Different River

”You can never step in the same river twice.” –Heraclitus

April 7, 2005

Combining Physical and Information Security

Filed under: — Different River @ 5:11 pm

What do you do if you’re a highly educated, computer-literate former locksmith? You start a consulting firm of course — on the integration of physical security with computer/information security. 4A International is the new company, just launched this week by Steve Hunt.

You might think that, well, locksmithing and computer security might be the same in theory (letting the right people in and keeping the wrong people out), but totally different in practice. But they are actually closely related, especially for large organizations. You can’t protect your information unless you can physically protect your computers, and if you have something like an electronic card-key system to let, say, only your current employees into the building, then you can’t protect your building unless you protect your computers.

The “4A” in the name represents the “4 A’s” of security: authentication, authorization, administration, and audit. That is, making sure you are who you say your are, given you as much access as your are supposed to have and no more, the ability to make changes (adding and deleting people’s access is easier with electronic keys than metal “master” keys), and keeping track of what happened to make sure only the correct access occurred.

Journey to the Center of the Earth

Filed under: — Different River @ 4:56 pm

Well, not quite, but closer than anyone else has ever gotten. Scientists at the Integrated Ocean Drilling Program (IODP) say they have drilled almost all the way through the earth’s crust (the hard part) and are about the break through to the mantle (the soft — liquid? — part). This area where it changes is called the Mohorovicic discontinuity, known to its close friends as the “Moho.” Details here.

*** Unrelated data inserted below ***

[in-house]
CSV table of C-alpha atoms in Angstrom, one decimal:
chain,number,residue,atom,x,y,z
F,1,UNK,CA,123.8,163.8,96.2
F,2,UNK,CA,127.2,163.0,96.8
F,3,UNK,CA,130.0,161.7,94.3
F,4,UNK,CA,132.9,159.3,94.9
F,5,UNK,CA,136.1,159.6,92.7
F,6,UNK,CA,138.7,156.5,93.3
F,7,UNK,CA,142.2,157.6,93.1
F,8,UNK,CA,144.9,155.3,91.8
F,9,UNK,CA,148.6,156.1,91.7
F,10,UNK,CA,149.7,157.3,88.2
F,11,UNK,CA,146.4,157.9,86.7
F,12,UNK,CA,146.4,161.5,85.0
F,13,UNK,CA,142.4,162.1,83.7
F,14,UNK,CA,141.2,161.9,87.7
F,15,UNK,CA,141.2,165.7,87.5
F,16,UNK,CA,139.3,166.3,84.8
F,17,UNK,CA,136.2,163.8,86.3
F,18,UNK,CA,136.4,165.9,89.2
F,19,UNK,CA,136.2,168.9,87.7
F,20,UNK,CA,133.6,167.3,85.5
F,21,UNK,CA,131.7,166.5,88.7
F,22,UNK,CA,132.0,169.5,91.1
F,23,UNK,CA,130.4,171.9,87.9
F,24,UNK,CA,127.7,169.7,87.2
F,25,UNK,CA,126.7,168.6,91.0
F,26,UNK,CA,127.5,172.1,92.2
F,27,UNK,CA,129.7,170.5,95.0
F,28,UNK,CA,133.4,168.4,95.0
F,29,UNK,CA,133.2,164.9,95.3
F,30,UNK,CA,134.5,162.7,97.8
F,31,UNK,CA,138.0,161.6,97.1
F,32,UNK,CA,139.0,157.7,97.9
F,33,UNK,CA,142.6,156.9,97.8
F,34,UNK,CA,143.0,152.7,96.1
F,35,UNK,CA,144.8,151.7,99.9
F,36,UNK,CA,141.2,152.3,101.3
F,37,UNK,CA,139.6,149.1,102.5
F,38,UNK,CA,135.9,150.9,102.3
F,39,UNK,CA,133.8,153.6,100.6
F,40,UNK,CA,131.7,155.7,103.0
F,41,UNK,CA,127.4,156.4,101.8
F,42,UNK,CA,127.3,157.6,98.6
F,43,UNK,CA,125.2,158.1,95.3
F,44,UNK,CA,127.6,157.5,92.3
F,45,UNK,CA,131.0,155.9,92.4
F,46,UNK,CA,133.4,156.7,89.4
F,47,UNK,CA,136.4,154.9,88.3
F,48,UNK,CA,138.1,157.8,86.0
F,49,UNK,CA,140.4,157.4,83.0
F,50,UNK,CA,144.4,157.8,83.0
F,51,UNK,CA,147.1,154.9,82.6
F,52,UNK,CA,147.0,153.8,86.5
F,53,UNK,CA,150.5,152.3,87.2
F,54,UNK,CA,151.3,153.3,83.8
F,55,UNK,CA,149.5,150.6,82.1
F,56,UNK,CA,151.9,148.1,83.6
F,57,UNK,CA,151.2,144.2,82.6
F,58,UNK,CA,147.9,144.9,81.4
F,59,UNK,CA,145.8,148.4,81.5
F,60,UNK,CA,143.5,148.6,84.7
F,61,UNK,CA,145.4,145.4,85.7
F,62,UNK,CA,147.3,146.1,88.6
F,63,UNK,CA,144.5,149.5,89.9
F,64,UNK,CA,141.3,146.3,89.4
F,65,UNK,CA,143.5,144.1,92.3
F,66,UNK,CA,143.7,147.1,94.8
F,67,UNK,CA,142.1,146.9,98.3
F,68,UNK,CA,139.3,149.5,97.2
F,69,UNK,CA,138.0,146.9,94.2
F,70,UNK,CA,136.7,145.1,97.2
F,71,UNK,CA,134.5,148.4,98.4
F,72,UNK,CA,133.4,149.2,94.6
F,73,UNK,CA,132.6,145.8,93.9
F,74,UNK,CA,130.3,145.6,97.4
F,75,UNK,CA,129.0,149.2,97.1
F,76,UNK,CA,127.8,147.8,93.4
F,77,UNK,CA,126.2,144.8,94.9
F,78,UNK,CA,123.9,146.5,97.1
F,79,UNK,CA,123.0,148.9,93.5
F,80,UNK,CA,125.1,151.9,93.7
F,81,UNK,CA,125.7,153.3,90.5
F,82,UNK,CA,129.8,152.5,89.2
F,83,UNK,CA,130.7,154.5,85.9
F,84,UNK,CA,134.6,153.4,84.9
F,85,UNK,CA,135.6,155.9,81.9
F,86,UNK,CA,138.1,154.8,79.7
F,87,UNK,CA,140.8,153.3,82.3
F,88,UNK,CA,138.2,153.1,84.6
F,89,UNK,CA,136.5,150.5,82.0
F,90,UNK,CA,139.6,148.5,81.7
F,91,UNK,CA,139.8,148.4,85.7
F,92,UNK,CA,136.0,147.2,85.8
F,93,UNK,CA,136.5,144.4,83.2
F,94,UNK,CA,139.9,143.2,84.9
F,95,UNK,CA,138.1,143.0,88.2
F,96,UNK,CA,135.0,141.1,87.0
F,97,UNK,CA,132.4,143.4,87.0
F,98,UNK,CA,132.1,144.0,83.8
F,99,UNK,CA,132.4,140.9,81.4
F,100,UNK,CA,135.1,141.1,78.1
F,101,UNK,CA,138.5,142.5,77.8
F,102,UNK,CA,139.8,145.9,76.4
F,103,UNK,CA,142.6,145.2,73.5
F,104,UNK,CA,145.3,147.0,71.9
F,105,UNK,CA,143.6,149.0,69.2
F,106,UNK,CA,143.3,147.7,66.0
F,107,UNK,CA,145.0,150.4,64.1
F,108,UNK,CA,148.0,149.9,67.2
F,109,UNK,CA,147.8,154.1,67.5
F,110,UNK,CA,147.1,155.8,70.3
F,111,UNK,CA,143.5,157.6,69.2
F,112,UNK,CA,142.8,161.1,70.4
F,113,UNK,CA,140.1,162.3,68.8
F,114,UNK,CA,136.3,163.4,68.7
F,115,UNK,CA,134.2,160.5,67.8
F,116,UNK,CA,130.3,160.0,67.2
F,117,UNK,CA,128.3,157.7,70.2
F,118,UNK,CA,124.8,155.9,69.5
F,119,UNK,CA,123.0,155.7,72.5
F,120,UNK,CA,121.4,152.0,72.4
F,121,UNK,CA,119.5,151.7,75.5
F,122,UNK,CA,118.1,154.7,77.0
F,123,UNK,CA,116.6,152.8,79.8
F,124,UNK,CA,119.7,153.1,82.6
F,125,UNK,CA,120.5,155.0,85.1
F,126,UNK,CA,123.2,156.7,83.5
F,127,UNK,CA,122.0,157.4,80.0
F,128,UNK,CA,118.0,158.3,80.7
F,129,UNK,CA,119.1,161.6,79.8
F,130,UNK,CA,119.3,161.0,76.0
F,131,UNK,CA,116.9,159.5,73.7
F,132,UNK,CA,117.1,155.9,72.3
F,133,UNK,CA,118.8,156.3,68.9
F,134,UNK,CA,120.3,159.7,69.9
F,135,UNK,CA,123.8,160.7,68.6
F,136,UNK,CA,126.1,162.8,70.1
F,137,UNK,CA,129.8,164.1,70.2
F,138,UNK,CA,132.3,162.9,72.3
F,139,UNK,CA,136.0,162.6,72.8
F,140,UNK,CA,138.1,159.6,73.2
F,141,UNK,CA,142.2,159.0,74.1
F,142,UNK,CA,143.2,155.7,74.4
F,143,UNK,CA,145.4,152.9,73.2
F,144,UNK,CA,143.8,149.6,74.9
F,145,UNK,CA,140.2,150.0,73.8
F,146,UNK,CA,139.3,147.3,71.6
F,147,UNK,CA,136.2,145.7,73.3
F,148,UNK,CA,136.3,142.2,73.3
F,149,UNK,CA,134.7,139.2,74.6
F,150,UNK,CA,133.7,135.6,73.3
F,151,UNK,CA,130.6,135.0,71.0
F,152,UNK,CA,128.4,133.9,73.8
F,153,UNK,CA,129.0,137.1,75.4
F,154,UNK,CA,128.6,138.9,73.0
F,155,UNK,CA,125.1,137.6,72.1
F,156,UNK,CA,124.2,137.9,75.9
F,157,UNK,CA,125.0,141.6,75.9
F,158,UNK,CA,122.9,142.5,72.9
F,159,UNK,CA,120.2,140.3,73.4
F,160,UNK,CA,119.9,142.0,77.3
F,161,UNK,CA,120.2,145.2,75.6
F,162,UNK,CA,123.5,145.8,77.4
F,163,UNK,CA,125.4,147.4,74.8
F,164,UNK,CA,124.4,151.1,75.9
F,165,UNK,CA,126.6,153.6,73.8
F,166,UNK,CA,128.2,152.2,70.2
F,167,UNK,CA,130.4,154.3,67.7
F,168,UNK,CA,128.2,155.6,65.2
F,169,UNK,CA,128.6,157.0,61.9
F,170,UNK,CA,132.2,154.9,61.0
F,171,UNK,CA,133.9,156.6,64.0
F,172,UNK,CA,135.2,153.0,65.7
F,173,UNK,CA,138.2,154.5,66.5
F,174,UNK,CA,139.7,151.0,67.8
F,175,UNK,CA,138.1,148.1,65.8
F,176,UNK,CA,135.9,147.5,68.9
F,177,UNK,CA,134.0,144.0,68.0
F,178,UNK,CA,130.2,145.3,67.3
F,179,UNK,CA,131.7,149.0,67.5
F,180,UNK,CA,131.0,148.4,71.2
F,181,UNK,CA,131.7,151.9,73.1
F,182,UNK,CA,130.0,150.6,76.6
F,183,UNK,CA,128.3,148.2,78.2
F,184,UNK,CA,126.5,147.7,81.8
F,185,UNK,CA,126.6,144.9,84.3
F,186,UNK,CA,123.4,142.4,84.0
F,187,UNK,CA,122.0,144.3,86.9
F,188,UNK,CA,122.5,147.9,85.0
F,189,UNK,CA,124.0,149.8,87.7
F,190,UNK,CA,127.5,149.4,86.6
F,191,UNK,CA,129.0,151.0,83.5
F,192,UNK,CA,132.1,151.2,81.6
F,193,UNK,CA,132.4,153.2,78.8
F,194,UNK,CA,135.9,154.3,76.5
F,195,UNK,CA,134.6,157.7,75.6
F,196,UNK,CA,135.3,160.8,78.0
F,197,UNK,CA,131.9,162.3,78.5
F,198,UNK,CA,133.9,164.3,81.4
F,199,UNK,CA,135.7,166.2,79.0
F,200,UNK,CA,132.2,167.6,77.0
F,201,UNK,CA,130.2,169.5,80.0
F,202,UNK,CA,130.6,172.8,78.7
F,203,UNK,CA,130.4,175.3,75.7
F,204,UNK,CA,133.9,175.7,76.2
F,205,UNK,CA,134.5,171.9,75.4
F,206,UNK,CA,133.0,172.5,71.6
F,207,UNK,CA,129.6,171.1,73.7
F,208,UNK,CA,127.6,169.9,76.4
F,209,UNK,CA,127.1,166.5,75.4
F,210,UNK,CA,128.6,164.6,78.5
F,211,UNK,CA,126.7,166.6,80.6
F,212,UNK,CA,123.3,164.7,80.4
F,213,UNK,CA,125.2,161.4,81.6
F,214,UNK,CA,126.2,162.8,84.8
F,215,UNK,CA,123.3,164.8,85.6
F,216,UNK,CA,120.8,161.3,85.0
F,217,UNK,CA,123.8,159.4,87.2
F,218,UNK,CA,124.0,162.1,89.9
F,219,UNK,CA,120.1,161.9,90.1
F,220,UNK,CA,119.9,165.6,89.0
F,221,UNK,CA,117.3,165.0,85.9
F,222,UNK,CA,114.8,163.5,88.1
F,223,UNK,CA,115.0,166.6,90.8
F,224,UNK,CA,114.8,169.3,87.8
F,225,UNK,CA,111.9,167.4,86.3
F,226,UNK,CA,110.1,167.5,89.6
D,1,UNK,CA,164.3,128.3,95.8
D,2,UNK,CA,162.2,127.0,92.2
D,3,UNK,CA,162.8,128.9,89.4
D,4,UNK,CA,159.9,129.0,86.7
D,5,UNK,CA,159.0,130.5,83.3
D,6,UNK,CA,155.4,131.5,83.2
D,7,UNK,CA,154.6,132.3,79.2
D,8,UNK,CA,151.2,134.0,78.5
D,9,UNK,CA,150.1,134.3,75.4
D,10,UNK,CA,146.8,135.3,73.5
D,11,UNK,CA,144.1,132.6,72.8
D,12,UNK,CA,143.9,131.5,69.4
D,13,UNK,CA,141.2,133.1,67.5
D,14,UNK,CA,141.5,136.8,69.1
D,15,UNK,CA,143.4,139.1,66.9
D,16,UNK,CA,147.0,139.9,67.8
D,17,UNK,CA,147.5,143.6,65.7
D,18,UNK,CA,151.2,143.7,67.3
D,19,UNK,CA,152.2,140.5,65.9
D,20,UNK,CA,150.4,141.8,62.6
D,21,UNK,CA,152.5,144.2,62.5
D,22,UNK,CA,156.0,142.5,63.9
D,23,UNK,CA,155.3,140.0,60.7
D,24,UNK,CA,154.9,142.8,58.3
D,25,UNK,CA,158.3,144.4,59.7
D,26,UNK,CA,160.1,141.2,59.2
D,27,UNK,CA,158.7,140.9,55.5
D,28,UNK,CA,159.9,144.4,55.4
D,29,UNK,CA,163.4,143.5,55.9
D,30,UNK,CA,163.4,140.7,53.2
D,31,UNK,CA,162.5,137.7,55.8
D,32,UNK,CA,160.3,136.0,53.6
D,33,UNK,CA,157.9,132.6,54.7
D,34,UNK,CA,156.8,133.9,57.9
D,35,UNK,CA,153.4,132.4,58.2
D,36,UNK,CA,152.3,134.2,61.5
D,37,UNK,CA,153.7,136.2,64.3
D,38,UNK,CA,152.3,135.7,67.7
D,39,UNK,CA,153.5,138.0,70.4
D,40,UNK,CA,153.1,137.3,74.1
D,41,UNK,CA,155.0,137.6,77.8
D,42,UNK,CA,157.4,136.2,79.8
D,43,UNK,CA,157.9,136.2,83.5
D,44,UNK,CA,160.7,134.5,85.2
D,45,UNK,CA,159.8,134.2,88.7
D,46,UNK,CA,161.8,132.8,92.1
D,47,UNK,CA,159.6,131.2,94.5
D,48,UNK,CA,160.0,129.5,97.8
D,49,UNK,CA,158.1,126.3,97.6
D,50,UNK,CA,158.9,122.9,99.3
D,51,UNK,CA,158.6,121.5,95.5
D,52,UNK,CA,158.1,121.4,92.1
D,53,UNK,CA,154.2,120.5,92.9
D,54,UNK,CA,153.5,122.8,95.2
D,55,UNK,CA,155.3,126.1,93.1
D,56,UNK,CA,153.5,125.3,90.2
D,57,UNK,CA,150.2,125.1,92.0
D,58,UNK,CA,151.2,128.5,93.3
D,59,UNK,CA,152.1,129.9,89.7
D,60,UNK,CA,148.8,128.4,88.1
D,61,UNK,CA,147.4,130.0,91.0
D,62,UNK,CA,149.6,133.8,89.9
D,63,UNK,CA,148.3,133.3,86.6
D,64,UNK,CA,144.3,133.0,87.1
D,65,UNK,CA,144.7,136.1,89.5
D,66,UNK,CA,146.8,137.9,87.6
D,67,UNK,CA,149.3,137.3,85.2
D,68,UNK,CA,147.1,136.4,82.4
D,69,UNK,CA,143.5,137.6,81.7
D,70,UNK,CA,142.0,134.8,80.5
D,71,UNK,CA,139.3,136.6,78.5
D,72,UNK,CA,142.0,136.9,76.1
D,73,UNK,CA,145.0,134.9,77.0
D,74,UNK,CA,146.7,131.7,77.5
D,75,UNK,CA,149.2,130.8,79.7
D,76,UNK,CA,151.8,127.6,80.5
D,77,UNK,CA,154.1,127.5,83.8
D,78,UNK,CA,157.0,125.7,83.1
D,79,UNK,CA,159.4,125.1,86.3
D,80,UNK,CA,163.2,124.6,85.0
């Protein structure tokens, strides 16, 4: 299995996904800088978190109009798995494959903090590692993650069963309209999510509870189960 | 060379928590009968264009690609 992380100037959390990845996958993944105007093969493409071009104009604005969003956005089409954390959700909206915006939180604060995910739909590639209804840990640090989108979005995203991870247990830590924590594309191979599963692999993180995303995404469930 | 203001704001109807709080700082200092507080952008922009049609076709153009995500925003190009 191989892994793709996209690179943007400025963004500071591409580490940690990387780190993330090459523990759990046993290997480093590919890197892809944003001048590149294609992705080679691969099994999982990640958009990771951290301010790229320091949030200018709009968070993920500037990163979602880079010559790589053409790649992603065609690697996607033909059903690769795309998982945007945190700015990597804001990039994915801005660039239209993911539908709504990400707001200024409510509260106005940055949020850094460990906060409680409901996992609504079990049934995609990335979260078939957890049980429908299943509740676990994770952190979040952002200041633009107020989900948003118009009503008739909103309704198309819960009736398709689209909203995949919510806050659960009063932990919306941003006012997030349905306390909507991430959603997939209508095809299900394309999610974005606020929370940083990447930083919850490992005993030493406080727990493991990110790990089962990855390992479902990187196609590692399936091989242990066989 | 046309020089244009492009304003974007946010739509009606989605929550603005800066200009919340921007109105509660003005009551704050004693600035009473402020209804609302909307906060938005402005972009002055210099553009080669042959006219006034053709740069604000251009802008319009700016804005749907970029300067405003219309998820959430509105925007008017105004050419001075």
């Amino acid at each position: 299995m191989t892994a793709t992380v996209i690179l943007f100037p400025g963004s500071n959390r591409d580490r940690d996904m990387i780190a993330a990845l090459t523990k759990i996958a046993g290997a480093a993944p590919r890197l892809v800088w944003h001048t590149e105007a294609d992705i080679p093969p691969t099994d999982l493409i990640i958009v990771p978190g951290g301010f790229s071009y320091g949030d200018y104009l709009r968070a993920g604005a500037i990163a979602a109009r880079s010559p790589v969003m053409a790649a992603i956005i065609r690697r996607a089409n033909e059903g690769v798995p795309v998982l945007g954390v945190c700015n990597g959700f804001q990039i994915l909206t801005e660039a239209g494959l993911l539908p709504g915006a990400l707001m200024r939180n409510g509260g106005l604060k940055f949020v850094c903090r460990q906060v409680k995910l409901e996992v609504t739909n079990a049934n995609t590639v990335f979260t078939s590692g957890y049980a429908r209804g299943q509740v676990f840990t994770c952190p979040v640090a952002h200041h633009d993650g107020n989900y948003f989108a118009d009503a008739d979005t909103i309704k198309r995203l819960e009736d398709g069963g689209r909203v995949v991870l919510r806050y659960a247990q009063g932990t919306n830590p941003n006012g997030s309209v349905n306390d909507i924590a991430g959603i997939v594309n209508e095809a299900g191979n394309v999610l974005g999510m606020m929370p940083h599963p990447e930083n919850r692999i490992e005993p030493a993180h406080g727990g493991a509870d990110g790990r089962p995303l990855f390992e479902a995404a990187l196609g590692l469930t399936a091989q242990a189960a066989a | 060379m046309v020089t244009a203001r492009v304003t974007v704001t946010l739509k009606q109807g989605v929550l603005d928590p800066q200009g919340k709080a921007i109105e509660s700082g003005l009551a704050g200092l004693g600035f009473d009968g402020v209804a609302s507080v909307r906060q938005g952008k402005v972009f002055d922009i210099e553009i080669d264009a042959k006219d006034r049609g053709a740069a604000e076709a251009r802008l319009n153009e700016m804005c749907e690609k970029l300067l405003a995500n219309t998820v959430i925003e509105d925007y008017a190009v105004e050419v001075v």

Pfizer Withdraws Painkiller Bextra

Filed under: — Different River @ 12:33 pm

Pfizer has withdrawn the COX-2 inhibitor Bextra off the market under FDA pressure. They are also putting a “black box” warning on their older drug Celebrex, which is now the only COX-2 inhibitor left on the U.S. market, since Merck withdrew Vioxx last year under similar pressure.

The FDA is also requiring new warnings on nonspecific COX-1/2 inhibitors, more commonly known as Non-Steroidal Anti-Inflammatory Drugs (NSAIDS) — the most common ones being Ibuprofen (Motrin, Advil, etc.) and Naproxen (Aleve, etc.). The public FDA statement is here.

I have my doubts that this is the right decision — that is, I’m sure all these drugs have risks, like all drugs do, but I’m not sure the risks are so severe as to justify taking them off the market completely, instead of just warning doctors to be careful to whom they prescribe them, and patients to watch for side effects. Of course, I can’t actually find out whether my doubts are valid, because the research on which these decisions are based appears not to have been published so far. (If anyone knows where I can find it, let me know!)

The fact that the information is not yet public is part of the problem. It appears that the FDA would rather have you suffer indescribable pain and be bedridden with arthritis (for example), than have you run a slight risk of a heart attack. (A risk which you might be able to mitigate with exercise, that you can’t get without athritis medicine.) Or to put it a different way, they’d rather you die of a bleeding ulcer from taking too much aspirin or ibuprofen, than die of a heart attack from taking Bextra or Vioxx. I don’t doubt that many patients, evaluating the risk-benefit trade-off with their doctors, would make the same decision. But I also don’t doubt that many would make the opposite decision, and the FDA seems to fear that — even though it’s the patients, not the FDA, who have to live with the consequences of whatever decision is made. I don’t know what the folks at the FDA actually believe, but they seem to act as if they believe that doctors and patients are too stupid to make their own decisions — and they certainly act like they believe they are able to make decisions for everybody. Not only that, but the right decision is the same one for every single patient in the country!

It is highly ironic that in this country, you have the right to make a “living will” guaranteeing yourself certain (100% chance of) death by dehydration if your health deteriorates, but if you have severe arthritis, you don’t have the right to take a 1.5% chance of death by heart attack by taking a medicine that makes you comfortable enough to get out of bed and live a somewhat normal life.

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